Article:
(IANS)

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Dalveer Bhandari re-elected as the judge of ICJ

Bhandari has also served as the judge of Supreme Court of India

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The judge of the international court of justice.
Dalveer Bhandari got 121 votes in a 193 members assembly. IANS

Arul Louis

United Nations, November 21

Judge Dalveer Bhandari was re-elected to the International Court of Justice (ICJ) on Tuesday as the General Assembly rallied behind him in a show of strength that made Britain bow to the majority and withdraw its candidate Christopher Greenwood.

“I am grateful to all the nations who have supported me,” Bhandari told IANS in the Assembly chamber after the election. “It was a big election as you know.” The withdrawal of its candidate by Britain, which had the backing of its fellow permanent members, was a setback for the Security Council that had been locked in a test of wills with the Assembly.

A candidate has to win a majority in both the chambers. Bhandari won majorities in the Assembly in the first 11 rounds of voting over two meetings, while the Council blocked his election by giving majorities to Greenwood in the ten rounds of balloting it held.

“The British ultimately had to bow down to the will of the majority,” a diplomat said. “The Indians stared them down.” The Council’s permanent members have traditionally had a judge in the ICJ, assuming it to be a matter of right. This time the 193-member Assembly asserted itself, forcing the Council to back down and put at risk the continuation of the ICJ perk of the permanent members.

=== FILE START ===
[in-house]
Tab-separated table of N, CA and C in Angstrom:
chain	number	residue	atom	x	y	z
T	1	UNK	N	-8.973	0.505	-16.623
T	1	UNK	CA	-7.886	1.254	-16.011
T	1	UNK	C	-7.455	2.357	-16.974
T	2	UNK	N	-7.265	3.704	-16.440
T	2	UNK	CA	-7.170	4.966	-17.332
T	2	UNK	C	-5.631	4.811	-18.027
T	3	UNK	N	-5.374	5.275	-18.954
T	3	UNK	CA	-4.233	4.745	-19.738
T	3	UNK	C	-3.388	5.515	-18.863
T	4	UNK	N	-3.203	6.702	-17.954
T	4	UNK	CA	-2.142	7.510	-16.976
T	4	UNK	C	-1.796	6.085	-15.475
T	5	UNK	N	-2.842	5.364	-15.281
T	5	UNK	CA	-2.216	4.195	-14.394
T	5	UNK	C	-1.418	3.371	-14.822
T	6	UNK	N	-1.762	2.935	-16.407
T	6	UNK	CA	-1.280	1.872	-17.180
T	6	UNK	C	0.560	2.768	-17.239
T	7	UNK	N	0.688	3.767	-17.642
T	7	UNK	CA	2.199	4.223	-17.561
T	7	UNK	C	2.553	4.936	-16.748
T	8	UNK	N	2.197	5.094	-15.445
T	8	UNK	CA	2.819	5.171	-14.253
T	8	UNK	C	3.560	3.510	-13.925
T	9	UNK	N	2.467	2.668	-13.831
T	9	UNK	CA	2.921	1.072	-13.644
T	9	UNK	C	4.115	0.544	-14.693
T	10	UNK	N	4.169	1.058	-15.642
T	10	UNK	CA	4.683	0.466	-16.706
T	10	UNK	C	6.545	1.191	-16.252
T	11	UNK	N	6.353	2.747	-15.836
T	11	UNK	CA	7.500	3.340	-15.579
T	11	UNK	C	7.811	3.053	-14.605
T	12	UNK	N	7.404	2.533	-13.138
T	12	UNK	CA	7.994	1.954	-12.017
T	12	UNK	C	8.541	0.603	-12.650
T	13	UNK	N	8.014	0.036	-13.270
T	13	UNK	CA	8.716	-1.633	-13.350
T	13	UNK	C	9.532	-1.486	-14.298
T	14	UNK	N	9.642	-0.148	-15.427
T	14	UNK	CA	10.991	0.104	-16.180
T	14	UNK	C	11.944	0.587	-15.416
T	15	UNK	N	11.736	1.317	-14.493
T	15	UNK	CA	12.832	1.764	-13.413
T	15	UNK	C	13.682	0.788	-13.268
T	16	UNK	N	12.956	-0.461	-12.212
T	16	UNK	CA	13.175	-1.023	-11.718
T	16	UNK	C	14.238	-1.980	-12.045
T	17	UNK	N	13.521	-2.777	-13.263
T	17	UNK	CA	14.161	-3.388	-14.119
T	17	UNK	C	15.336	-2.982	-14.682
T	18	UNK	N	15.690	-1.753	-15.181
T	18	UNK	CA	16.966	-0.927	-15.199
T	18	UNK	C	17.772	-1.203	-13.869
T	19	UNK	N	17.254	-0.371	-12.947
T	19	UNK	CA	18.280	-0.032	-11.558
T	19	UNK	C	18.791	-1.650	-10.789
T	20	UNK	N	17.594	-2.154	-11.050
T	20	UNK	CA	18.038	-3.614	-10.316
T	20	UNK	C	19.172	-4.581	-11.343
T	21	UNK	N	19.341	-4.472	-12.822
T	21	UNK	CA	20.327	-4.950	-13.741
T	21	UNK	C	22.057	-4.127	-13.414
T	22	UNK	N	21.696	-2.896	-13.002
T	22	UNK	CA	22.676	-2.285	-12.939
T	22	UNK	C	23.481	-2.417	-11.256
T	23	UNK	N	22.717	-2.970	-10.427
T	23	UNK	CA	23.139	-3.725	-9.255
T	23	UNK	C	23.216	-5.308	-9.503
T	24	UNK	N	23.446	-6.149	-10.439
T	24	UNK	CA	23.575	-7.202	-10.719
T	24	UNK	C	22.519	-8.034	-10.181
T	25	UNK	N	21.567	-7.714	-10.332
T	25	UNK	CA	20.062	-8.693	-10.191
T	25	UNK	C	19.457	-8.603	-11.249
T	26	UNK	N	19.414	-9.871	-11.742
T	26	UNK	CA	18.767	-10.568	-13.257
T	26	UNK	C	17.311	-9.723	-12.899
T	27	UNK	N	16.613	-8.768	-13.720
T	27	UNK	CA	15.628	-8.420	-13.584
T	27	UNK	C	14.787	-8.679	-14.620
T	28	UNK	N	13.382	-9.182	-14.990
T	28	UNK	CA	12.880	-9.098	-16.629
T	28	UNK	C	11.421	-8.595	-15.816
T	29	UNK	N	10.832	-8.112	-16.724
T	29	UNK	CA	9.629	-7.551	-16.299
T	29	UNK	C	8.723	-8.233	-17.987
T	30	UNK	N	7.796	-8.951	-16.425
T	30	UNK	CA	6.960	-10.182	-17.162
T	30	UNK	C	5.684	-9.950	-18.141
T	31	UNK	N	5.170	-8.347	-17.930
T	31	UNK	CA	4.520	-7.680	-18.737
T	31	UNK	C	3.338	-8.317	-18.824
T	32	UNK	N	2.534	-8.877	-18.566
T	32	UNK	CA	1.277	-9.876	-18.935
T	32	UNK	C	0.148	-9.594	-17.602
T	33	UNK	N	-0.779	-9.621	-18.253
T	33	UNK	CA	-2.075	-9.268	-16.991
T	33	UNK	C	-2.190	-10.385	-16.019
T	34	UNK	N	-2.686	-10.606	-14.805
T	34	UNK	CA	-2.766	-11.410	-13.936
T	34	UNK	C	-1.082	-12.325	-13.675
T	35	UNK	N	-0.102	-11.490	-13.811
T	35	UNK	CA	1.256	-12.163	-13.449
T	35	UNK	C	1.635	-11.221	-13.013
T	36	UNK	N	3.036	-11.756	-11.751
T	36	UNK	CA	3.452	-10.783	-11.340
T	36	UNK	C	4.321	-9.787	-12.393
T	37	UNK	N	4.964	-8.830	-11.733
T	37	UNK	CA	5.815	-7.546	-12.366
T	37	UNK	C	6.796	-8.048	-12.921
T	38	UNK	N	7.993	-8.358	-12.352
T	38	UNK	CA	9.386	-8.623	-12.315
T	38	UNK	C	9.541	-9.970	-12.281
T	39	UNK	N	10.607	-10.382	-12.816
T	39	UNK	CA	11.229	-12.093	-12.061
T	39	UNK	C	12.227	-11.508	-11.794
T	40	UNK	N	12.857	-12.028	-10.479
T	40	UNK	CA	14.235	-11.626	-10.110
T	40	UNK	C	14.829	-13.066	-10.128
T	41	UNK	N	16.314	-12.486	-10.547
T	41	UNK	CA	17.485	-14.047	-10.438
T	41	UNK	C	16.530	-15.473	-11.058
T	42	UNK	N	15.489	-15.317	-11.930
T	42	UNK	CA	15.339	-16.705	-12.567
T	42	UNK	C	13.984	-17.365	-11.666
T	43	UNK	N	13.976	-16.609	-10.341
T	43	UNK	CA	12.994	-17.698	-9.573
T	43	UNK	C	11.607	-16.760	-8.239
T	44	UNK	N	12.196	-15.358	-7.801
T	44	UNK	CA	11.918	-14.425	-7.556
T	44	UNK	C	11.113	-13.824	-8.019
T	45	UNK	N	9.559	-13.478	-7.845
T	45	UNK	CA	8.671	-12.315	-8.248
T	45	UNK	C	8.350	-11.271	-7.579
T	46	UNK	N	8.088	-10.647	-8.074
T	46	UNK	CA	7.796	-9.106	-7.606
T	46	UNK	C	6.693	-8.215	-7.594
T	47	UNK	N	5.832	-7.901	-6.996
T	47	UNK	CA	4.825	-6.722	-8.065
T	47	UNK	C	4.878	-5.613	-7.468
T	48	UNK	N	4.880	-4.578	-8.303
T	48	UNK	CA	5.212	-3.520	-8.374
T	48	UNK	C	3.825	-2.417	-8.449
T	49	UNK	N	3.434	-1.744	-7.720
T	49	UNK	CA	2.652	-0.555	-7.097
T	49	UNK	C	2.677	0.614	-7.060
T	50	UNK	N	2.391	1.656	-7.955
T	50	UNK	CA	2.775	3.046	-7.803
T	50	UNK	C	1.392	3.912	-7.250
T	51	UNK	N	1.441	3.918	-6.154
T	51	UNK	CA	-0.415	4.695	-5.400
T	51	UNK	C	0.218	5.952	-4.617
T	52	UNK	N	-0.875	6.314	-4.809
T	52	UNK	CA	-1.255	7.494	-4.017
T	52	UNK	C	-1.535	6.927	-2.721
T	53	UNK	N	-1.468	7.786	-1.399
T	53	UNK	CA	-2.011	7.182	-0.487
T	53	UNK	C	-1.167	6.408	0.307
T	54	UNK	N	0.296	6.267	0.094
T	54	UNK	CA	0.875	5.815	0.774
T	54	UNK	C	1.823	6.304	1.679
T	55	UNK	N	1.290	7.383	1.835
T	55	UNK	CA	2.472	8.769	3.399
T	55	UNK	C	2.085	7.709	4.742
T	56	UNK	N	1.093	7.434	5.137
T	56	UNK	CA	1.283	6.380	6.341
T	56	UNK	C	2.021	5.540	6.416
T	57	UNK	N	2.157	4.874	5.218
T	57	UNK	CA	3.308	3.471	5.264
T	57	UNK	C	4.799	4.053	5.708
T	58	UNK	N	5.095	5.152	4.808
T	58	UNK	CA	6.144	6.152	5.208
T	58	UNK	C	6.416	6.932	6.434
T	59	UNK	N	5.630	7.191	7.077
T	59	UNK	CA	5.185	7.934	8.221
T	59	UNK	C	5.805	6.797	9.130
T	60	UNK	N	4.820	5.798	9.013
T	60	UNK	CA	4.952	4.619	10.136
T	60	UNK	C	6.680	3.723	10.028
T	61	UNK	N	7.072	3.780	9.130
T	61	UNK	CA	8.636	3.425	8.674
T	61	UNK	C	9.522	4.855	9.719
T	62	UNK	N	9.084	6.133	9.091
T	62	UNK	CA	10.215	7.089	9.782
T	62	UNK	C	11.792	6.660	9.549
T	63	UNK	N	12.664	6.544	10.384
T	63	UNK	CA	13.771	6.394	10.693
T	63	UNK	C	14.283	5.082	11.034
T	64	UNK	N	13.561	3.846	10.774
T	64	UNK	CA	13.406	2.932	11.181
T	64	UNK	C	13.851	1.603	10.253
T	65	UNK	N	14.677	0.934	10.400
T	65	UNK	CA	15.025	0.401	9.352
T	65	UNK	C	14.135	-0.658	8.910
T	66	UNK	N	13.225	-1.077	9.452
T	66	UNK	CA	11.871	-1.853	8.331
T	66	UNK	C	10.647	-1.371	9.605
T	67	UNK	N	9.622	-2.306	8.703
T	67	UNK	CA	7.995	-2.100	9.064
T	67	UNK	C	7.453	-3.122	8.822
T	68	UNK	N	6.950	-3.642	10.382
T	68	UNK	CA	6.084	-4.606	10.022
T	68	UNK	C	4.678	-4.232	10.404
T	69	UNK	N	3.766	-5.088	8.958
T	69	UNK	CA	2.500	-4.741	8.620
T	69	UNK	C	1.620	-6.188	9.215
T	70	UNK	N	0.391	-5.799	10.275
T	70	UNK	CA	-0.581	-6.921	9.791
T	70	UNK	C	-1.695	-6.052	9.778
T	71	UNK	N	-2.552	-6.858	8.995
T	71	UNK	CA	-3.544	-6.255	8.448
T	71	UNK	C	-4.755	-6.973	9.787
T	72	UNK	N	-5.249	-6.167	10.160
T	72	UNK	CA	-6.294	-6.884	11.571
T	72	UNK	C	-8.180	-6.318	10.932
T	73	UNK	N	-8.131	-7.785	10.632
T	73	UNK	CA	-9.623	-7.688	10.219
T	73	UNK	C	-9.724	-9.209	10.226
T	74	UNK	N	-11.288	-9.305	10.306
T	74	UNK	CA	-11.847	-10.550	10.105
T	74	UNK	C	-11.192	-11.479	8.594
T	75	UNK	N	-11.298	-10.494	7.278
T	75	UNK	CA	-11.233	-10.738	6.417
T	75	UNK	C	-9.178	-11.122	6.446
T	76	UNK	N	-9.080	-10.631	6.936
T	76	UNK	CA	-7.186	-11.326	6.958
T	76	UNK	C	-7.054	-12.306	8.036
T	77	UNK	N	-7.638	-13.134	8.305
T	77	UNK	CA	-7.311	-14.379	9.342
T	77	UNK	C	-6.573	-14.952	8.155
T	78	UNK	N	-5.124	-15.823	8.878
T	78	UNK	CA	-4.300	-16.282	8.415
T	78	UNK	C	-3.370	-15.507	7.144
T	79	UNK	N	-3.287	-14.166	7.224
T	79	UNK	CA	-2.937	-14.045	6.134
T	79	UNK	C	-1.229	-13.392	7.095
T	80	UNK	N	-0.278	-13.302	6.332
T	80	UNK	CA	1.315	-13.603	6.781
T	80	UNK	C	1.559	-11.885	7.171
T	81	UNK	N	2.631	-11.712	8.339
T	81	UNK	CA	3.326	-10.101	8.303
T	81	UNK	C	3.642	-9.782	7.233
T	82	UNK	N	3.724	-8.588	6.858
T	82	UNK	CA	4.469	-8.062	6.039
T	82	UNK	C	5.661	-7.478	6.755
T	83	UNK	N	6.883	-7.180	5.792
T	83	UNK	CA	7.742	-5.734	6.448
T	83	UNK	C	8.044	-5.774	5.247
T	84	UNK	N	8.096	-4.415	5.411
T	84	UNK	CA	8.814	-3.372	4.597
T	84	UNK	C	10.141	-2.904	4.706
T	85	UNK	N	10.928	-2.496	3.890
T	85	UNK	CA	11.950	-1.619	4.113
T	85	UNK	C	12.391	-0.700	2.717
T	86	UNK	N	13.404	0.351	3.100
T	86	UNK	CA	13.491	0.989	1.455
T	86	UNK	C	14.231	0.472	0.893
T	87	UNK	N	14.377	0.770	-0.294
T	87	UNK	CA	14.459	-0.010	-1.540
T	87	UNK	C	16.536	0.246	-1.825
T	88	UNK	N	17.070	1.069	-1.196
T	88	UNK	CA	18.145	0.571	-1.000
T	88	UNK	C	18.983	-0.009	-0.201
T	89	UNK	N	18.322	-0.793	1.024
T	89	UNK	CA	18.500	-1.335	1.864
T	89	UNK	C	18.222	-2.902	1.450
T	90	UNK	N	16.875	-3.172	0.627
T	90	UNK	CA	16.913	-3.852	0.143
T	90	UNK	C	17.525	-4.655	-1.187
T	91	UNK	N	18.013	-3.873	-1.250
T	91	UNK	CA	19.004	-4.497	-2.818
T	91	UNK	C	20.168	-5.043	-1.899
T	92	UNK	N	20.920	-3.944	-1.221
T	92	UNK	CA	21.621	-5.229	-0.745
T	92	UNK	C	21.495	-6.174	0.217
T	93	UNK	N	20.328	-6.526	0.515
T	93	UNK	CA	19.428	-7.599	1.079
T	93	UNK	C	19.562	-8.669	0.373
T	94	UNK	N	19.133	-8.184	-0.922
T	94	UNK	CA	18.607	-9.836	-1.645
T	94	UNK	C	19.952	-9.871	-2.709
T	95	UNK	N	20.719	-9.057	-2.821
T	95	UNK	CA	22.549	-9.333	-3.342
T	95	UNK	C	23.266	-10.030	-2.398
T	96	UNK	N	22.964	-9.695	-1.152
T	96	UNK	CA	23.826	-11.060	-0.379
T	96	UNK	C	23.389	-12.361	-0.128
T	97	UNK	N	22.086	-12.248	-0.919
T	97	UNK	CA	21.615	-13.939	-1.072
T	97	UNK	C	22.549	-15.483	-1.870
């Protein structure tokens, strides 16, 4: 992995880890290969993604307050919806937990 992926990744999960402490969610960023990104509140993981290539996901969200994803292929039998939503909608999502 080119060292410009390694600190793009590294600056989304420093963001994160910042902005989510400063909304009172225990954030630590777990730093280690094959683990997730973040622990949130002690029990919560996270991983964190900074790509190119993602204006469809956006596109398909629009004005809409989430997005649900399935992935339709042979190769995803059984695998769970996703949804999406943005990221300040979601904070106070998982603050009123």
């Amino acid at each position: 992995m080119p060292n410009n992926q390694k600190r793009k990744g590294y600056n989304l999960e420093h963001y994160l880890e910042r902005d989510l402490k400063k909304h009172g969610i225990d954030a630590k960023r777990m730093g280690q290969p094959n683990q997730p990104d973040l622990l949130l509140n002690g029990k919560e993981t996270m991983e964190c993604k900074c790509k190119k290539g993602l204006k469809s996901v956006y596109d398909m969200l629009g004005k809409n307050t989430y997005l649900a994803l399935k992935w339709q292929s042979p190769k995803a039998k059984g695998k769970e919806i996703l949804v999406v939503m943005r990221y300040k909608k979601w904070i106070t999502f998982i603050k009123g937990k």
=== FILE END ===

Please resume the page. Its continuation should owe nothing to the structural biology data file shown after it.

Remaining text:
In letters written to the Presidents Miroslav Lajcak of the Assembly and Sebastiano Cardi of the Council, Britain’s Permanent Representative Matthew Rycroft said that his country was withdrawing Greenwood’s candidature keeping “in mind the close relationship that the United Kingdom and India always enjoyed and will continue to enjoy”.

Bhandari’s election was a dramatic face-saving turn of fortunes for India, as he lost the Asian seat on the ICJ to Lebanese lawyer-turned-diplomat Nawaf Salam, who had been campaigning for two years and had the backing of the powerful Organisation of Islamic Cooperation with 55 members in the UN.

Bhandari got a second chance only because an unpopular Britain could not get an Assembly majority for a remaining judgeship requiring a runoff where the two chambers of the UN split in their voting.